Regional integration and social cohesion: the European experience
The EU has traditionally been considered a model of regional integration for other regions of the world but can be draw lessons from the way it has dealt with social cohesion issues? This is the question explored in this Policy paper by Eulalia Rubio, which served as note of discussion at a high-level conference Latin American conference on Social Cohesion, organised by the Chilean Senate and the Eurosocial Programme.
Four major conclusions stand out from the Policy paper.
- First, the history of the European project reveals that regional integration can hardly be confined to the economic domain. A decision to integrate national economies, even at a moderate degree, has spill over effects on other non-economic policy areas. A minimum degree of policy harmonisation and convergence is thus necessary to ensure that the process benefits all countries and the majority of citizens involved.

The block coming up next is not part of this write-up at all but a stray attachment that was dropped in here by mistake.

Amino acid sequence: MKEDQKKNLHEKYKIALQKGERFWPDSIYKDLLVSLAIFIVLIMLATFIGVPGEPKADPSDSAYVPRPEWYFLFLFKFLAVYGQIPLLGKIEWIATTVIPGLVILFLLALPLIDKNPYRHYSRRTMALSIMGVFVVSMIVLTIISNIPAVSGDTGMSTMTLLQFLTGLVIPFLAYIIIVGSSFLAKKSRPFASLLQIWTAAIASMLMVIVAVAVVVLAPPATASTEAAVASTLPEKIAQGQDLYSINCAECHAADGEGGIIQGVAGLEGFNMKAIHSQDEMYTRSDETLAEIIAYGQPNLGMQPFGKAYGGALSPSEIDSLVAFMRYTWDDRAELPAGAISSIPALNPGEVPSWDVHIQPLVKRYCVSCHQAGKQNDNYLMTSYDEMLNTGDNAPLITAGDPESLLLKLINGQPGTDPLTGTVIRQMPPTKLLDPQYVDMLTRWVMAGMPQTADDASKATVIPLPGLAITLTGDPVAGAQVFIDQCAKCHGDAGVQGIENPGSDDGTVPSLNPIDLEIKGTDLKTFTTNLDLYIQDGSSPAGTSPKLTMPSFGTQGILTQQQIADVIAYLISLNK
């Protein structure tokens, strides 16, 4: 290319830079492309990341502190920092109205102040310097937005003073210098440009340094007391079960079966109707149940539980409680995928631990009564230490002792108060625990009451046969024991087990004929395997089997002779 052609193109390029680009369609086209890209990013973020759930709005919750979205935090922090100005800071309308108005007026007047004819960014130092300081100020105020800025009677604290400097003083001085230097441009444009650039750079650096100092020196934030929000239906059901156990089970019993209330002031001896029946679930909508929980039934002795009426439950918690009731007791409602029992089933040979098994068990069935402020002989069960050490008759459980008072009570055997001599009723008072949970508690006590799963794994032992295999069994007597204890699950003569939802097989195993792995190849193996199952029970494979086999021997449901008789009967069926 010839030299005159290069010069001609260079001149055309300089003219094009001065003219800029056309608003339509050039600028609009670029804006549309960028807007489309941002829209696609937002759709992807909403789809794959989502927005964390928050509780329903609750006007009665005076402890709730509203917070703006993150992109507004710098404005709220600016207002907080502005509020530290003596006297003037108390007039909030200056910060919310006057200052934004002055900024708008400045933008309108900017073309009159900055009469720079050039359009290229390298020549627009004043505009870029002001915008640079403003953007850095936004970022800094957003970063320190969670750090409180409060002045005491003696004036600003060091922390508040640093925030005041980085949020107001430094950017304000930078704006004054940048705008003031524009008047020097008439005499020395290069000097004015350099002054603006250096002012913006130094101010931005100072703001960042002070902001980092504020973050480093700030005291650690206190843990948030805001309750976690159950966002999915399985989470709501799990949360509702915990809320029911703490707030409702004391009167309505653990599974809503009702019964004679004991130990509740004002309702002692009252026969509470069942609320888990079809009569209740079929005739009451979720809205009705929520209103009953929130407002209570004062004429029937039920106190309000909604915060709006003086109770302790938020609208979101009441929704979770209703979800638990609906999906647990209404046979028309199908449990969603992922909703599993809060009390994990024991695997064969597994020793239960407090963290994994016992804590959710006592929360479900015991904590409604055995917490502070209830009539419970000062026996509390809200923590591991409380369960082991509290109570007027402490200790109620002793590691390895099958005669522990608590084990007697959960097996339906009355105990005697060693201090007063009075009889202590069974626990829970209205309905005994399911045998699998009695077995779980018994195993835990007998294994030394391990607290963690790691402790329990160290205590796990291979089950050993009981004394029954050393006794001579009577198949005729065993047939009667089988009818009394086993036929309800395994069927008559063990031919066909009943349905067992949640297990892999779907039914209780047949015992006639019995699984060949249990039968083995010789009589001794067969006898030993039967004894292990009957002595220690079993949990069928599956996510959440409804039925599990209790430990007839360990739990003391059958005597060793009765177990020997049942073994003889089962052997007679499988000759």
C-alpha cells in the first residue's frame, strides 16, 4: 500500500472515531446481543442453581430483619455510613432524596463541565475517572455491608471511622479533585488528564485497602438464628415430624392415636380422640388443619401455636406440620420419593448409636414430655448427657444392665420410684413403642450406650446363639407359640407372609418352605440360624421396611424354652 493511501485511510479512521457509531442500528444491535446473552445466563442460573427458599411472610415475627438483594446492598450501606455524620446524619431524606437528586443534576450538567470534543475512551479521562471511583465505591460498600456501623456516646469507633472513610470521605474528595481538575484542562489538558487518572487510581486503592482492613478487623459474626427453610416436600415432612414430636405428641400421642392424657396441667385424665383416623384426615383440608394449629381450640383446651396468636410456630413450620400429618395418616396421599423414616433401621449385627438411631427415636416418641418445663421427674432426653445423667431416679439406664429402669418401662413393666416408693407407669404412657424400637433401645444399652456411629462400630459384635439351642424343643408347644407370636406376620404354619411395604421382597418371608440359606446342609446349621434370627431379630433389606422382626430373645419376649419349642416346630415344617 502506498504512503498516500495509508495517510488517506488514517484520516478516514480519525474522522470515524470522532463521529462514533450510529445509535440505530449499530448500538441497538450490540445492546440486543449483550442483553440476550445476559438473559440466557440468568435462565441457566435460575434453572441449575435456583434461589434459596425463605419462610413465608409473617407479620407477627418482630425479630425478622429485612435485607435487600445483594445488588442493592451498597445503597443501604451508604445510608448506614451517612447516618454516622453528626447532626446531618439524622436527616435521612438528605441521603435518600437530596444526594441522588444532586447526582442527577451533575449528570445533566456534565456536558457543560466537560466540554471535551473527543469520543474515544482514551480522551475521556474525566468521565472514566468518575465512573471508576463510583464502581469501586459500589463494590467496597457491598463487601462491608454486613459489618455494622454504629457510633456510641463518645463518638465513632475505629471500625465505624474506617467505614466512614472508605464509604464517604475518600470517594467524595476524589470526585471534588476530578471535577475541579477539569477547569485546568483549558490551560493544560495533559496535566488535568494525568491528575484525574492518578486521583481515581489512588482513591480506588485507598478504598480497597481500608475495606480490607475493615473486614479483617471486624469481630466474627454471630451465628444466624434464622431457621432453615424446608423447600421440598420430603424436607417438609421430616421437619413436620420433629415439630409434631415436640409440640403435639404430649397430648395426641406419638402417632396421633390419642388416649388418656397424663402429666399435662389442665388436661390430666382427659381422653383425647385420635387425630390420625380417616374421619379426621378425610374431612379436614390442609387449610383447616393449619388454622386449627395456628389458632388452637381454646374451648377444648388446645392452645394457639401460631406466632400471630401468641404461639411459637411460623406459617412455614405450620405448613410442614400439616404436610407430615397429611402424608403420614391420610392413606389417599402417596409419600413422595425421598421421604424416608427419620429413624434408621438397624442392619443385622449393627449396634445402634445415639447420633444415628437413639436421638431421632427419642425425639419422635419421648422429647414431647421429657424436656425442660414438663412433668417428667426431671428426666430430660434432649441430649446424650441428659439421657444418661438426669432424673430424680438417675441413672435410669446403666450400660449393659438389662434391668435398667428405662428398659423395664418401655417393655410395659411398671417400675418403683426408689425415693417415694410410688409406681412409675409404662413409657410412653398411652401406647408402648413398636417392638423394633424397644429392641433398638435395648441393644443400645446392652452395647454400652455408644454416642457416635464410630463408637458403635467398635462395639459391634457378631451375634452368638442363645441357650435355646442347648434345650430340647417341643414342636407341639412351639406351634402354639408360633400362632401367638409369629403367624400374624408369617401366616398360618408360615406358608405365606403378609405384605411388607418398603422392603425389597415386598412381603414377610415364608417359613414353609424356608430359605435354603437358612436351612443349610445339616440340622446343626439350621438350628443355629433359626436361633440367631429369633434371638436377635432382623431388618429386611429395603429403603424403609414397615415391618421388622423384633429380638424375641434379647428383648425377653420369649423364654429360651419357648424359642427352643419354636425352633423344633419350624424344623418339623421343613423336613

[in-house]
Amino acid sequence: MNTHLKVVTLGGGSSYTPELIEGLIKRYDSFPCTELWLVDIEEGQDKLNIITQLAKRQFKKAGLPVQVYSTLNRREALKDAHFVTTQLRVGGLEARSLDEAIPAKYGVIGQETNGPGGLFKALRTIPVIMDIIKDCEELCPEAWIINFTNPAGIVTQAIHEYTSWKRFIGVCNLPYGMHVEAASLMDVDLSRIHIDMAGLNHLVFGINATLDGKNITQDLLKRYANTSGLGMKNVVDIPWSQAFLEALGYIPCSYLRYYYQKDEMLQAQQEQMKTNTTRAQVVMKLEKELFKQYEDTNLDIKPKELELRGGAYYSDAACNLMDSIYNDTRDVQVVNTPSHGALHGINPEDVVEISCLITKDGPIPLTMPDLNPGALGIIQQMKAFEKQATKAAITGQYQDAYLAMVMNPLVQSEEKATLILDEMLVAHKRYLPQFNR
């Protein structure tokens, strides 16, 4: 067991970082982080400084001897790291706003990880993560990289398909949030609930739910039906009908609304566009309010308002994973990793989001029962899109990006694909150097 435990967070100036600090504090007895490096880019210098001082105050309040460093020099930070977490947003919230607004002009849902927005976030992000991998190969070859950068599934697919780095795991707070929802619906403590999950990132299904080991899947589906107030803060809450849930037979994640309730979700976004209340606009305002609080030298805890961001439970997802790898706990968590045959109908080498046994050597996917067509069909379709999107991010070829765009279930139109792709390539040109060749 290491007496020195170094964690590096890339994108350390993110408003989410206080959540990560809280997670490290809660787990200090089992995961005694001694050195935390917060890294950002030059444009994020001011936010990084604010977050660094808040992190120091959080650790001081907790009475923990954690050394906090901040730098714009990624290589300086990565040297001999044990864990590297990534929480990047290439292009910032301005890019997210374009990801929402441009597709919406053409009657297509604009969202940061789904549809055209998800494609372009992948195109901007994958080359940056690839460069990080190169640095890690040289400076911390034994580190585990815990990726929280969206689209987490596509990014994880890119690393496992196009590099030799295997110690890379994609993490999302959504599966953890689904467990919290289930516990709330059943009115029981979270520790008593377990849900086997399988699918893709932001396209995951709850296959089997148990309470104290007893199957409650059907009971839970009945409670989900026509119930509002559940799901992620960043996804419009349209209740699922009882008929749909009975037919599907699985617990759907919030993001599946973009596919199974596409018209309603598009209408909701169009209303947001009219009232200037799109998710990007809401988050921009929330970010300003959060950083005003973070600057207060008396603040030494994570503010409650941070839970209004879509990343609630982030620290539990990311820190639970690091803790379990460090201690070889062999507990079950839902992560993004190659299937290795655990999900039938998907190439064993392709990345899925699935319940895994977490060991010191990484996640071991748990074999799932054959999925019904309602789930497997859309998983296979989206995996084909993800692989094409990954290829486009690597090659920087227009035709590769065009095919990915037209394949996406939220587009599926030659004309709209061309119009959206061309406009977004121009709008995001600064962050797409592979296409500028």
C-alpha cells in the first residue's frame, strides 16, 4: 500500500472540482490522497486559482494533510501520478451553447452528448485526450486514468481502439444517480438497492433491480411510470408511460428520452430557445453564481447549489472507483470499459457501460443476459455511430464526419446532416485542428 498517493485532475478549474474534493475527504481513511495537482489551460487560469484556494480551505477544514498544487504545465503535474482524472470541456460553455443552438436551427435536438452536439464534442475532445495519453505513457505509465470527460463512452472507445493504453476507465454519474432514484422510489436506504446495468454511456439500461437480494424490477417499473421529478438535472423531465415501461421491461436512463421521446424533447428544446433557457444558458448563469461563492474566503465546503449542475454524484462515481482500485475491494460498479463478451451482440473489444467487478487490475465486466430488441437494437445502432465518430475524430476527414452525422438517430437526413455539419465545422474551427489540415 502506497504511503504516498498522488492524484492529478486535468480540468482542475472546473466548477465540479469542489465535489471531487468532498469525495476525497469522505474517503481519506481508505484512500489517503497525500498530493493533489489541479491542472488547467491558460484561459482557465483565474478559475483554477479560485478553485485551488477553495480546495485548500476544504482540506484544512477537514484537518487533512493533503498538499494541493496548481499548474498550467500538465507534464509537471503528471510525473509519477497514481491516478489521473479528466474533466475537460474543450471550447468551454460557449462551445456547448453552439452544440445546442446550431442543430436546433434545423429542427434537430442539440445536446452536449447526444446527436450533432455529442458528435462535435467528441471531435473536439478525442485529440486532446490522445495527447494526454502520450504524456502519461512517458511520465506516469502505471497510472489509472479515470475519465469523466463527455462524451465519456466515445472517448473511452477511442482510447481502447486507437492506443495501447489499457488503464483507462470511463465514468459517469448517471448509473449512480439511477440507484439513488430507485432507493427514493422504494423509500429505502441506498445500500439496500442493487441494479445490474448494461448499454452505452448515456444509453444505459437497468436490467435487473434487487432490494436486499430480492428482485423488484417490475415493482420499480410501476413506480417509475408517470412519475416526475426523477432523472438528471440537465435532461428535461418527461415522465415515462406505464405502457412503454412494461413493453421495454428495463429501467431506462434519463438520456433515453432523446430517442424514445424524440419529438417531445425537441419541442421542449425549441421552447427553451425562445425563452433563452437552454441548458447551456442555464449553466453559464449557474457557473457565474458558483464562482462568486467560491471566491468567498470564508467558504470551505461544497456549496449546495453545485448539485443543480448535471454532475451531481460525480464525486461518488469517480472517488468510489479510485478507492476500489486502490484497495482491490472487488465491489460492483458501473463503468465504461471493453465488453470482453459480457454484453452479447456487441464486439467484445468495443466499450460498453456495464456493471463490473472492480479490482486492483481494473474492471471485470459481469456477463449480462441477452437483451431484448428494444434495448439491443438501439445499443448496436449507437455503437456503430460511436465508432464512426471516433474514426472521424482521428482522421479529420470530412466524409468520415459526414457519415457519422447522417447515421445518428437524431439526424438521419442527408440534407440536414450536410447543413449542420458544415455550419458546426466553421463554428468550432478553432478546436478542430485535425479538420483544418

- Second, apart from the economic rationale, what explains the important EU involvement in the social field over the years is the strong attachment of European citizens to their social protection systems and to a regulated model of market capitalism. Whether these conditions are met in other regional integration experiences is an open question.
- Third, supra-national interventions in the social field are to be respectful and/or compatible with the existence of different social policy preferences and national social protection systems. This makes particularly recommendable the use of ‘soft’ forms of governance and differentiation.
- Finally, once the project of regional integration reaches a certain maturity, and thus spill-overs to policy sensitive areas (such as fiscal policies or social protection systems), it is essential to involve citizens into it. The EU history reveals how important is convincing public opinions about the benefits of EU membership and giving them a say in the process of European integration has become crucial to secure the future of the EU project. The European process evolved for a long time as an elite-driven project in the context of indifferent European public opinions (or, as it is usually argued in EU studies, in a context of ‘permissive consensus’). Today, however, convincing public opinions about the benefits of EU membership and giving them a say in the process of European integration has become crucial to secure its future.